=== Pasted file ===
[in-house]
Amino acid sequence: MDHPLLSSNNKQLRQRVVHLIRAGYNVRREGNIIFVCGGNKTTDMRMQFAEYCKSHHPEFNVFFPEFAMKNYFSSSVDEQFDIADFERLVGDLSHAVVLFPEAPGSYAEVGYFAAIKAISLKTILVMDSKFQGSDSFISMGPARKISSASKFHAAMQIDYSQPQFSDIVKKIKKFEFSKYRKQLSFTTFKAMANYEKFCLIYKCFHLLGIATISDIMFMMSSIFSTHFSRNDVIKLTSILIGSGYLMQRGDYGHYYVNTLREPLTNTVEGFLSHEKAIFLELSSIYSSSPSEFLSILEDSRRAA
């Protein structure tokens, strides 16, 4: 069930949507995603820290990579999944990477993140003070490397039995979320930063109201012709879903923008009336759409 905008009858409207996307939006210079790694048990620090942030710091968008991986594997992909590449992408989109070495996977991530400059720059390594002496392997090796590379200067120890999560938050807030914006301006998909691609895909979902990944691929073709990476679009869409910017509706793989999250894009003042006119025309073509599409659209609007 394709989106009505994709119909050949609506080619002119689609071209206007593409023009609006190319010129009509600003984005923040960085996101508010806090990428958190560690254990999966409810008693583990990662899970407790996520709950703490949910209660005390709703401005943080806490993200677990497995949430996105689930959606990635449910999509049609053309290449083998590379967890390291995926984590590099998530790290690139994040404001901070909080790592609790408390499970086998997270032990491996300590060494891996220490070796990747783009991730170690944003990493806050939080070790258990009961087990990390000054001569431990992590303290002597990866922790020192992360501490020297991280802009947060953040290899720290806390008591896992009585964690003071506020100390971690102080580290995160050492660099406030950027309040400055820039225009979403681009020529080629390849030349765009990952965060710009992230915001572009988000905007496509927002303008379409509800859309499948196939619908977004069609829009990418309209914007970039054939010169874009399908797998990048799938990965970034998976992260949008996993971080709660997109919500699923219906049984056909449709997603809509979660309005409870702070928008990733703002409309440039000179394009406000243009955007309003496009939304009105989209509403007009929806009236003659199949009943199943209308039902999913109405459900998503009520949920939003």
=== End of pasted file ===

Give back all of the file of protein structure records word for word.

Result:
[in-house]
Amino acid sequence: MDHPLLSSNNKQLRQRVVHLIRAGYNVRREGNIIFVCGGNKTTDMRMQFAEYCKSHHPEFNVFFPEFAMKNYFSSSVDEQFDIADFERLVGDLSHAVVLFPEAPGSYAEVGYFAAIKAISLKTILVMDSKFQGSDSFISMGPARKISSASKFHAAMQIDYSQPQFSDIVKKIKKFEFSKYRKQLSFTTFKAMANYEKFCLIYKCFHLLGIATISDIMFMMSSIFSTHFSRNDVIKLTSILIGSGYLMQRGDYGHYYVNTLREPLTNTVEGFLSHEKAIFLELSSIYSSSPSEFLSILEDSRRAA
């Protein structure tokens, strides 16, 4: 069930949507995603820290990579999944990477993140003070490397039995979320930063109201012709879903923008009336759409 905008009858409207996307939006210079790694048990620090942030710091968008991986594997992909590449992408989109070495996977991530400059720059390594002496392997090796590379200067120890999560938050807030914006301006998909691609895909979902990944691929073709990476679009869409910017509706793989999250894009003042006119025309073509599409659209609007 394709989106009505994709119909050949609506080619002119689609071209206007593409023009609006190319010129009509600003984005923040960085996101508010806090990428958190560690254990999966409810008693583990990662899970407790996520709950703490949910209660005390709703401005943080806490993200677990497995949430996105689930959606990635449910999509049609053309290449083998590379967890390291995926984590590099998530790290690139994040404001901070909080790592609790408390499970086998997270032990491996300590060494891996220490070796990747783009991730170690944003990493806050939080070790258990009961087990990390000054001569431990992590303290002597990866922790020192992360501490020297991280802009947060953040290899720290806390008591896992009585964690003071506020100390971690102080580290995160050492660099406030950027309040400055820039225009979403681009020529080629390849030349765009990952965060710009992230915001572009988000905007496509927002303008379409509800859309499948196939619908977004069609829009990418309209914007970039054939010169874009399908797998990048799938990965970034998976992260949008996993971080709660997109919500699923219906049984056909449709997603809509979660309005409870702070928008990733703002409309440039000179394009406000243009955007309003496009939304009105989209509403007009929806009236003659199949009943199943209308039902999913109405459900998503009520949920939003």